For me, two things will define Obama’s Presidency as relates to foreign policy – Syria and Iran. The two are inextricably linked and weakness over one is sure to magnify the challenges posed by the other. In setting a red line over chemical weapons for the Assad regime Obama placed his credibility and the credibility of the US on the line. By not acting in a forceful and decisive manner, as now seems sure to be the case, Obama has sent a terrible signal to the world. The redlines of this US President mean nothing, free to be ignored by any dictator in the world without fear of ramifications. It seems if you have powerful friends you are free to flaunt Washington’s warnings at this time as the political will is lacking to back his words with actions. I was shamed and appalled when the British parliament decided not to hold Assad to account for his criminal actions – the UK failed in its obligations to the global community. If the great democracies of this world do not stand tall for human rights and human dignity, who will? I had hoped that the US would still act as the protective arm of the powerless, as a friend to the friendless – but under this President that now seems too much to ask. Being champions of freedom can never be about vocal support alone, it means much more then that – it means action to protect the sanctity of human life. Clinton showed the true meaning of the mantle when he brought Serbia’s genocidal war machine to a screeching halt in 1999 – and for all the opposition, President GW Bush also backed his verbal warnings to Saddam Hussein with the use of force. Obama’s indecisive nature and flip-flopping almost makes one yearn for the days of George W Bush! At least with the Texan you knew if he said it, he meant it. He bit his tongue for no one. Some called him evil or unbelievable, but rest assured had he issues the red line and saw it ignored; Assad would be hiding in a rabbit hole somewhere as pain rained down on his illegitimate regime.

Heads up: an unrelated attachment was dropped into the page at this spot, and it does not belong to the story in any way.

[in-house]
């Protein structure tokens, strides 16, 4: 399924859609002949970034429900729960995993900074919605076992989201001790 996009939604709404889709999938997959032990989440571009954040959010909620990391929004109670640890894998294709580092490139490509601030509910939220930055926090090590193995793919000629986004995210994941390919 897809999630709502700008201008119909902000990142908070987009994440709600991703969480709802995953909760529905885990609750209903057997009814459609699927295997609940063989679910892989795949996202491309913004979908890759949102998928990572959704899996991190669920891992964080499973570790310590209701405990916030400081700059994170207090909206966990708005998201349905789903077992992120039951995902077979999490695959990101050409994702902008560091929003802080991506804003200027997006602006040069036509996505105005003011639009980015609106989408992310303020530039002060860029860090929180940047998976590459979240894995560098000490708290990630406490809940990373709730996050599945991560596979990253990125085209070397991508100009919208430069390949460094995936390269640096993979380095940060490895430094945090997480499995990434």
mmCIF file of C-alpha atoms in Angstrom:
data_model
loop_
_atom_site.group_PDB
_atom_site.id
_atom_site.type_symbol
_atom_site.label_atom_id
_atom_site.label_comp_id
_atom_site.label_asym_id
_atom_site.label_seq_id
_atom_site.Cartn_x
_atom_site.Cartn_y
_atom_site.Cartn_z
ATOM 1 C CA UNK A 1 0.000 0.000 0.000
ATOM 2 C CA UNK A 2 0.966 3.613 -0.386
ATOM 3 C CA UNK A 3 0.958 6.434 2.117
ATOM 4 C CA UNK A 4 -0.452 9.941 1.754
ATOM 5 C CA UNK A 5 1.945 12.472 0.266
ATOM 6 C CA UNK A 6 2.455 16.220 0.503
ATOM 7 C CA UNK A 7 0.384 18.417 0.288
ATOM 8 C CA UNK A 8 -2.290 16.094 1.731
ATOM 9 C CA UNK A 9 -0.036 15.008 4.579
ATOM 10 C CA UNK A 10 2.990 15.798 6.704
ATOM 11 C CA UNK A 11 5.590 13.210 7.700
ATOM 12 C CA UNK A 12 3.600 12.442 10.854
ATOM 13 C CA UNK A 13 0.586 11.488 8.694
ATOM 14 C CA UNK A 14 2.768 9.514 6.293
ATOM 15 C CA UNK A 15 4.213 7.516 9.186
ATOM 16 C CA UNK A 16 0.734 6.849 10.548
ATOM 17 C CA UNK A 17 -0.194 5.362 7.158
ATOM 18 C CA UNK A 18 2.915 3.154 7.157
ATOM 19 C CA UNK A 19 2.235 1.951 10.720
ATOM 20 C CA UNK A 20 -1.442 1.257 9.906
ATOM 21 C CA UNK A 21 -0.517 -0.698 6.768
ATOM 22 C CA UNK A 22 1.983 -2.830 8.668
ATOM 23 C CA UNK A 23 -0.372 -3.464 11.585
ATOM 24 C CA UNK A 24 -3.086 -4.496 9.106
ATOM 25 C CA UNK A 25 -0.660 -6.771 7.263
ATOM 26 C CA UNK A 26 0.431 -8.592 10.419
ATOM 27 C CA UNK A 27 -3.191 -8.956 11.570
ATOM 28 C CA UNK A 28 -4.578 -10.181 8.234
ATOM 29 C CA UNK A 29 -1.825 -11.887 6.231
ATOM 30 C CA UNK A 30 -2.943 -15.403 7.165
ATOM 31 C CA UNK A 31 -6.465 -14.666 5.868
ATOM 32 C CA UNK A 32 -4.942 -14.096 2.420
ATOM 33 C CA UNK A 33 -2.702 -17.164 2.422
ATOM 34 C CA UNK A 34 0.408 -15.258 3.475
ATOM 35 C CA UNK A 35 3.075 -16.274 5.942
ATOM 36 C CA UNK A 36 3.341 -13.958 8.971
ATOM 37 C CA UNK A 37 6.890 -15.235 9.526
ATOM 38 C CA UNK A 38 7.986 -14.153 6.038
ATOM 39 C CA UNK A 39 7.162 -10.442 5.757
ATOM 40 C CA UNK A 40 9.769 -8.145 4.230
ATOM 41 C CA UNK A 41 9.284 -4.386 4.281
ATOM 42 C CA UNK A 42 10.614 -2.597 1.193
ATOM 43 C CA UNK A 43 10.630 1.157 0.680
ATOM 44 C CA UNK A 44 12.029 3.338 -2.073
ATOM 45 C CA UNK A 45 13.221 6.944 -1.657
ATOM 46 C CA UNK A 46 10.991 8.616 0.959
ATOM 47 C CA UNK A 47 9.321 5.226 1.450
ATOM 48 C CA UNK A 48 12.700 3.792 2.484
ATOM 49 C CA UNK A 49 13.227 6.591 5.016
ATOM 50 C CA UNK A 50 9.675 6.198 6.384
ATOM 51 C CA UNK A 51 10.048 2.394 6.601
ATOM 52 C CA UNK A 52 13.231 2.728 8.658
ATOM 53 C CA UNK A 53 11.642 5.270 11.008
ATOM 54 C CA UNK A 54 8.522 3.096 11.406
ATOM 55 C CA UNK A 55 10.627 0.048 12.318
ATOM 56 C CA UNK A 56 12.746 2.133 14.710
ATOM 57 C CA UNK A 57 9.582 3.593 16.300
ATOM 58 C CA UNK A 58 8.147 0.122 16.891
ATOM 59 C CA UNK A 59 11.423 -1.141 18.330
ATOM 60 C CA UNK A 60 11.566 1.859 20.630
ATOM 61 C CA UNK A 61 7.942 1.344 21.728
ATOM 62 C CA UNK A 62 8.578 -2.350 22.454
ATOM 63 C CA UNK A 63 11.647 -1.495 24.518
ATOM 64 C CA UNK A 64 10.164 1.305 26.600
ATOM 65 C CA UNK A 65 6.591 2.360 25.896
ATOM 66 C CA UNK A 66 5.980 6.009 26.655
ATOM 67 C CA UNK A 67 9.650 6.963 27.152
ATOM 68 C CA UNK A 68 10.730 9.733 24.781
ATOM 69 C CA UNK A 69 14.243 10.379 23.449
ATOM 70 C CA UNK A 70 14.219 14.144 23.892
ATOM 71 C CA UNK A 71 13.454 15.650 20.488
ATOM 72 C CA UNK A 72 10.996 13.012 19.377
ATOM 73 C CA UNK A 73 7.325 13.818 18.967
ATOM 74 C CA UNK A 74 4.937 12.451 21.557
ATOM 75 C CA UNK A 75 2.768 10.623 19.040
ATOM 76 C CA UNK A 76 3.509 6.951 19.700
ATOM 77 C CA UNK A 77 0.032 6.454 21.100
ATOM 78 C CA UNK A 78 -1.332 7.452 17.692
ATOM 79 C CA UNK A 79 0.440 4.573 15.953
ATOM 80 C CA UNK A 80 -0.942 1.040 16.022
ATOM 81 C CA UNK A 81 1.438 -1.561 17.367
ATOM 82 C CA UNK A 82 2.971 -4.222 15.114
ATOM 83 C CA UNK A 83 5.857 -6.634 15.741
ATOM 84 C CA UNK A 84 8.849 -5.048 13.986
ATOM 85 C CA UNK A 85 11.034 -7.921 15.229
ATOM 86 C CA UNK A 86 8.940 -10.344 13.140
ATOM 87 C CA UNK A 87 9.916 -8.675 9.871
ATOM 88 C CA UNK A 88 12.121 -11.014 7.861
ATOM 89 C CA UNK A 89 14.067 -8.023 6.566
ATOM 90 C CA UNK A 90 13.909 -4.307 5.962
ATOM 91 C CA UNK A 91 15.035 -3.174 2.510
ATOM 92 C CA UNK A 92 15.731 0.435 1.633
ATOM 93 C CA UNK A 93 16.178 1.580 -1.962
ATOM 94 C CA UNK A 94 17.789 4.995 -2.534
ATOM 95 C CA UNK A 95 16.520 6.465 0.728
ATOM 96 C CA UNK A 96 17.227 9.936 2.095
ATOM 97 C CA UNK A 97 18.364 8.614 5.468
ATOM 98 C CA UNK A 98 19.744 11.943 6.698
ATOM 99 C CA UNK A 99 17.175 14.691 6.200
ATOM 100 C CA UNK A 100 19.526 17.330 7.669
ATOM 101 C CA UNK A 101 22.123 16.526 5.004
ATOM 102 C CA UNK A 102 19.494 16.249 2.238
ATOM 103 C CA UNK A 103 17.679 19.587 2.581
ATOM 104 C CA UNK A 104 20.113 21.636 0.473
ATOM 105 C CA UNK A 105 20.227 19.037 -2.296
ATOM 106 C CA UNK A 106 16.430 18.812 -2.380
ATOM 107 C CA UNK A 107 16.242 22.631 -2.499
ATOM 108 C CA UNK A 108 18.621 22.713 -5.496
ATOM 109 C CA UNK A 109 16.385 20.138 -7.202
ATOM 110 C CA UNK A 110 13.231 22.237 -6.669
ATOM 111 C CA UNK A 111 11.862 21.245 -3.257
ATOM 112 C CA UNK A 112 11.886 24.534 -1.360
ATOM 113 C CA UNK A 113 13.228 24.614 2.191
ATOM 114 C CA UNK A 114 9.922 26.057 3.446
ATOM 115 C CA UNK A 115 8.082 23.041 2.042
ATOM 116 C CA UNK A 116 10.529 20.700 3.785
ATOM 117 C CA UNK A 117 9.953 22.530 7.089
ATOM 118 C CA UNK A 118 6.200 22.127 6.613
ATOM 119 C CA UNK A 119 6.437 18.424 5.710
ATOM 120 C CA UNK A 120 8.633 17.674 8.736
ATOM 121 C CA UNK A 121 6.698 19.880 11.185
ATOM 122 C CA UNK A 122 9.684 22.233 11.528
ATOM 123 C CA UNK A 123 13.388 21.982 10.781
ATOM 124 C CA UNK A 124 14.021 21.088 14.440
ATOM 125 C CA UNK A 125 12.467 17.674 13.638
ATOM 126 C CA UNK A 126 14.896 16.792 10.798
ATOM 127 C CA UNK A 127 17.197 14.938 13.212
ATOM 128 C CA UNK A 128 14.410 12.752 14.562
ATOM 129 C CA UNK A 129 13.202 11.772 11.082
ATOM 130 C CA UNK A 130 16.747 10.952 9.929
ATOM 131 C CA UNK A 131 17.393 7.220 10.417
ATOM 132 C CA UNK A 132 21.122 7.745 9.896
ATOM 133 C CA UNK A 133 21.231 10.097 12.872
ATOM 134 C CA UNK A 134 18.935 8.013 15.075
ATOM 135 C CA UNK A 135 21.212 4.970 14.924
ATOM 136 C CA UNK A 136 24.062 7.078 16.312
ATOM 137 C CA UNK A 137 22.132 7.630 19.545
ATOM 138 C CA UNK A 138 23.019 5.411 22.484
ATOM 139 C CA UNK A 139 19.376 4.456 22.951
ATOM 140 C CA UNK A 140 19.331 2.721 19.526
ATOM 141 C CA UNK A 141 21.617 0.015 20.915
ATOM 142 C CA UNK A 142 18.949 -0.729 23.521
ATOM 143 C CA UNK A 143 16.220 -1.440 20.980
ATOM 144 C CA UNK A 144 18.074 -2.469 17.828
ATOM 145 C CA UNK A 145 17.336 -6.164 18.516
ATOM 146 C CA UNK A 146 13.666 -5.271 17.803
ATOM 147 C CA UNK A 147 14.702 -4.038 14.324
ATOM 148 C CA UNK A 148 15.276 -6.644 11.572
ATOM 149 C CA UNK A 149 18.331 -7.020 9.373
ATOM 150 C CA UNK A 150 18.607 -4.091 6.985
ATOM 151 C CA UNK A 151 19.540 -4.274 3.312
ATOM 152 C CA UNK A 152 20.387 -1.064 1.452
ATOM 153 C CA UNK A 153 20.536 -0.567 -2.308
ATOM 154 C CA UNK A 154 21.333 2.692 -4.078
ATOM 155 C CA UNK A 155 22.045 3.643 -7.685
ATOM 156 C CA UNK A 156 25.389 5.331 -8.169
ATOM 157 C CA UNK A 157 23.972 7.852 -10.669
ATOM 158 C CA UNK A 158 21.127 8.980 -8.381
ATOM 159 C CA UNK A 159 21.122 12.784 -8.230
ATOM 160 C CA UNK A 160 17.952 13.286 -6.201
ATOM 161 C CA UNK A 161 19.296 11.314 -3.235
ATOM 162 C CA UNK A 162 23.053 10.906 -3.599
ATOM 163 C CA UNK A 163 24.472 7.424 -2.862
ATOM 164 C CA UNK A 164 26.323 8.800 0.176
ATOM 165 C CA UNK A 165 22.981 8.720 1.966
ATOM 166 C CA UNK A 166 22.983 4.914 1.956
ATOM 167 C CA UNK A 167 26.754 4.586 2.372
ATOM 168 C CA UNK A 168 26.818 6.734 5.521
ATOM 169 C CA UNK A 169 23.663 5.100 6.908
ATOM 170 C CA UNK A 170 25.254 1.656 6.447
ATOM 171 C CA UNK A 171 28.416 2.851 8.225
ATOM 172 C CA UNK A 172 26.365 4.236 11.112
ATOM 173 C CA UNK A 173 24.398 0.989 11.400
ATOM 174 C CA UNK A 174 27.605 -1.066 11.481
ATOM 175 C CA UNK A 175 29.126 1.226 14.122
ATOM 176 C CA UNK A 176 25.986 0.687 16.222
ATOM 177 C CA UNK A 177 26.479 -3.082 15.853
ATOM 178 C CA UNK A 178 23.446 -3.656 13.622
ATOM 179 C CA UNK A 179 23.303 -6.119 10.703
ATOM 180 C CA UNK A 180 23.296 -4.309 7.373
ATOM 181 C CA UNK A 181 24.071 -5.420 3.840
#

Not only has Obama’s inaction let Syria off the hook – it sends a dangerous message to weakness globally. If Obama dares not strike Syria, where is the assurance that he will stop the theocratic, Shia expansionist regime in Tehran from acquiring even more dangerous arms? If his red line on Syria is a faint mark in sand, why should the world believe his statements on Iran? Iran has seen the inaction over Syria and become emboldened. It will push the nuclear envelope in the coming years and assume its cordial ties with Moscow will too prevent it from being stopped by force. Imagine the dangers of a nuclear Iran! Not only will regional states feel threatened, some like Saudi Arabia will surely seek to counter Iran’s arsenal by developing their own nuclear weapons. In a blink, the entire Non-Proliferation Regime will collapse like a house of cards! Further threats to allied nations and energy supplies mean a nuclear and belligerent Iran is not an acceptable option for anyone – on this issue countries normally far removed from consensus are united. But I like many others and many allied nations, will not take the assurances of the current US President to be credible any more.